"Tell me about this movie. Why? Why? Why this movie now cutthroat city to War Katrina Shamikh it the trailer is amazing. Tell me about this movie long. Hamas. Start talking about the movie without sandbox La Brother a long time acknowledging your hairstyle. Acknowledging each other's beards. Dante Very Long. I haven't cut anything in a while you have accrediting theater while. If you want to acknowledge you the first two time guest on this show. So I appreciate that Bongbong Quantity without grades I got breaks down so That's how we doing anyway a man's treasure to. Talk to you again but this film right here. This is like our this is me really conti myself down as a filmmaker. Based in New Orleans after. Noted with aftermath, of Hurricane Katrina. You Watch. These four young men who have always asked rations in charge of desperation. And desperation. Lead. US down the rabbit hole. Was We all know? And hopefully, the goal of the for me as a filmmaker is spire. Out The desperation what could be desperation? Trauma Nation. And that's kind of you know. Kind of summarize the. Trying to do here. That's what the film is aiming to show. I know you're a student of film. So what are the films that are most inspiring your vision of this one like it did you make a mood board or at least in your mind you're like I wanna take a piece of this piece of this a piece of this and make it my own like what is what is what are the fathers of this? And it is definitely I'll. Be, honest with you small struggle with no in class struggle as young black men in our neighborhood. Movie You saw the Cina. Right I experienced things that he trauma neighborhood apart unanimity and also experienced myself in A. Good Adelaide. And a lot of not getting out and so when I got screenplay got invite the screenplay was led by my buddy all. Ready. ACCOST Hurricane Katrina was a tragic thing for. Country, you know we have to your anniversary of the right now and it thanks don't seem to change much in this country right? A sense of. How fasteners? Post the black community or the community more, it hurts other communities because see right now the fan denic, right but even if this story was set. In Flint, Michigan would water was bad or Saturday Chicago is south bothers is going through the struggles. Or set right on Staten Island Faulk, hill either either place. Is destroyers relevant but this one is set a Katrina and and these guys may turn to that desperation. It becomes. A high school, it will lead the films that kind of. Inspired like you know like feelings I'll turn to. I think John Singleton Boys Hood was a great example of somebody trying to get out. Get the situation, the neighborhood itself what the situation was under holding a man I thought John Degree Job John. Nash Story. You Go back to F Gary Gray or set it off. You know what I'm. Trying. To figure out, you know

Hurricane Katrina Katrina Hamas Trauma Nation New Orleans Dante John Singleton Gary Gray Hood Staten Island Nash A. Good Adelaide Chicago Michigan Flint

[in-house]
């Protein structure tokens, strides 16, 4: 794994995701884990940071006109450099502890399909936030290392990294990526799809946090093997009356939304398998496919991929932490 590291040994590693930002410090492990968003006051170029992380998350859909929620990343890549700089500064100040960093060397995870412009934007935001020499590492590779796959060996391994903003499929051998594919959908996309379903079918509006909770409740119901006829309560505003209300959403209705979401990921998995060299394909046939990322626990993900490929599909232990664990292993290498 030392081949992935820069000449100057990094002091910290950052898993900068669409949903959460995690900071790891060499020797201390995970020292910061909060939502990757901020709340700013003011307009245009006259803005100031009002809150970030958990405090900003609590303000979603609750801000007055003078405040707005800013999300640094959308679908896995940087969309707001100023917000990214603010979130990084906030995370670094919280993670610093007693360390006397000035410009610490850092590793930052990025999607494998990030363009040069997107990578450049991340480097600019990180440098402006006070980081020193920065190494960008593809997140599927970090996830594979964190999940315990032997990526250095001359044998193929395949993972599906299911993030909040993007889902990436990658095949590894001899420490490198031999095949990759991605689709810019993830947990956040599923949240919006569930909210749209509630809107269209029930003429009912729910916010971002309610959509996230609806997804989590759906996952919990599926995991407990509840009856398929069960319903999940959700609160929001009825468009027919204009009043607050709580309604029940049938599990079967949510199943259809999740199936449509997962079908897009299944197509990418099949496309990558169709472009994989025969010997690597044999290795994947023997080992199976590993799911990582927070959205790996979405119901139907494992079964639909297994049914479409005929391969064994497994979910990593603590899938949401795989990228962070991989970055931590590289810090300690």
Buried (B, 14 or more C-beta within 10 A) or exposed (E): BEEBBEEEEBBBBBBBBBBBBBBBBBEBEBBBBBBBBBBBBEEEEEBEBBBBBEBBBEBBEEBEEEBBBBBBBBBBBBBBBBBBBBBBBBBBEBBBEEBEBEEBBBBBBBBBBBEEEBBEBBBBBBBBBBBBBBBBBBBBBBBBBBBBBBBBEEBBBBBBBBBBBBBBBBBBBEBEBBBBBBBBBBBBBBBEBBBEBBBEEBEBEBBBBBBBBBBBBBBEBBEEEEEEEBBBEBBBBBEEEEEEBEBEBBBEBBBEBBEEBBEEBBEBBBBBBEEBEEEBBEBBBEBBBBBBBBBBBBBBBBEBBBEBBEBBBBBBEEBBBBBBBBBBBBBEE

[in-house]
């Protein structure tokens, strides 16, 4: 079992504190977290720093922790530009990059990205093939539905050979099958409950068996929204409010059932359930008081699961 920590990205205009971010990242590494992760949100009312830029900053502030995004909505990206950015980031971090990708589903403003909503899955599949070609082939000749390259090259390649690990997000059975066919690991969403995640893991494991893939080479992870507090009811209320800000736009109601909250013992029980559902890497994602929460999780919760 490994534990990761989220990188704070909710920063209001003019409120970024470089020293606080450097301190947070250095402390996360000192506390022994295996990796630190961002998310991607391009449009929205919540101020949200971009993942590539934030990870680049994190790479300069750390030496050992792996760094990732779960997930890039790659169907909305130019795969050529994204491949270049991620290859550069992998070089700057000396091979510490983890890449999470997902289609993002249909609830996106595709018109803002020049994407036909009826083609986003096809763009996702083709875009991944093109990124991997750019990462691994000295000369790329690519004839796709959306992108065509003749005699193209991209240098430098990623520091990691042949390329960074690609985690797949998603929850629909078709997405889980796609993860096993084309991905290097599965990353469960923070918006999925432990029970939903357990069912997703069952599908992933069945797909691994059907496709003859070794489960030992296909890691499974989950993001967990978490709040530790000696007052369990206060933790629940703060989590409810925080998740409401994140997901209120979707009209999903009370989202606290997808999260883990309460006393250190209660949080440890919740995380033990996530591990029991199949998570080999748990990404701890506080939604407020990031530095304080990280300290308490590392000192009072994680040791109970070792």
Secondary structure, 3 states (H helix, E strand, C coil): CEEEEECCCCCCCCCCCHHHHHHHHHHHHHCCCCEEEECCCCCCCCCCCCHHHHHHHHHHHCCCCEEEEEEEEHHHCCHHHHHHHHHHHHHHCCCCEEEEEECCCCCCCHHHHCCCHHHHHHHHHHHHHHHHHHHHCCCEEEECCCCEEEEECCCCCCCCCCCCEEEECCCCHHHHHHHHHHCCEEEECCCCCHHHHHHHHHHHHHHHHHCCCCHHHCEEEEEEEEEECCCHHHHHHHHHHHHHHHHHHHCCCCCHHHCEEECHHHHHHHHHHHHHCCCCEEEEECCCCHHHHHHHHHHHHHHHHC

Back-to-back storms expected to hit U.S. next week

Jim Bohannon

00:33 sec | 6 months ago

Back-to-back storms expected to hit U.S. next week

"People are bracing for two tropical storms forecast to to hit hit just just two two days days apart. apart. Mississippi Mississippi Governor Governor Tate Tate Reeves Reeves says says that that residents residents need need to to prepare prepare now now one one week week from from today today will will be be the the 15th 15th anniversary anniversary of of Hurricane Hurricane Katrina. Katrina. Getting Getting the the state state of of Mississippi Mississippi and and I I can can tell tell you you with with certainty. certainty. Seven Seven days days out, out, we we had had no no idea idea the the size size and and the the severity severity of of the the storm storm that was about to hit us. And meteorologists expect these storms to reach hurricane strength before they make landfall in the Gulf of Mexico.

Mississippi Mississippi Governor Tate Tate Reeves Reev Katrina Mexico
Nuns agree to turn former convent into flood-prevention project

Climate Connections

01:12 min | 6 months ago

Nuns agree to turn former convent into flood-prevention project

"When Hurricane Katrina hit New Orleans in two thousand, five the Convent of the Sisters of Saint. With severely damaged by flooding. The nuns moved elsewhere while repairs began. The following year lightning struck the roof and started a fire. The convent could not be saved. We began to pray for some kind of insight that would enable us to use the property in a way that would minister to the people of New Orleans sister Pat Bergen architect came to the nuns with an idea converting the twenty five acres into a wetland that helps prevent flooding in nearby areas they're calling the project. The mirabeau water garden plans for the site include recreational areas, meadows that absorb storm water and retention ponds. When the city's drainage system is overwhelmed, water will be diverted to the property and held there until it can be safely released. Healing, strengthening restoring earth was a major part of our decision making and that's why this design resonated with our hearts right away. So, when the city breaks ground, it will turn what was once a major loss into a gain for the flood prone city of New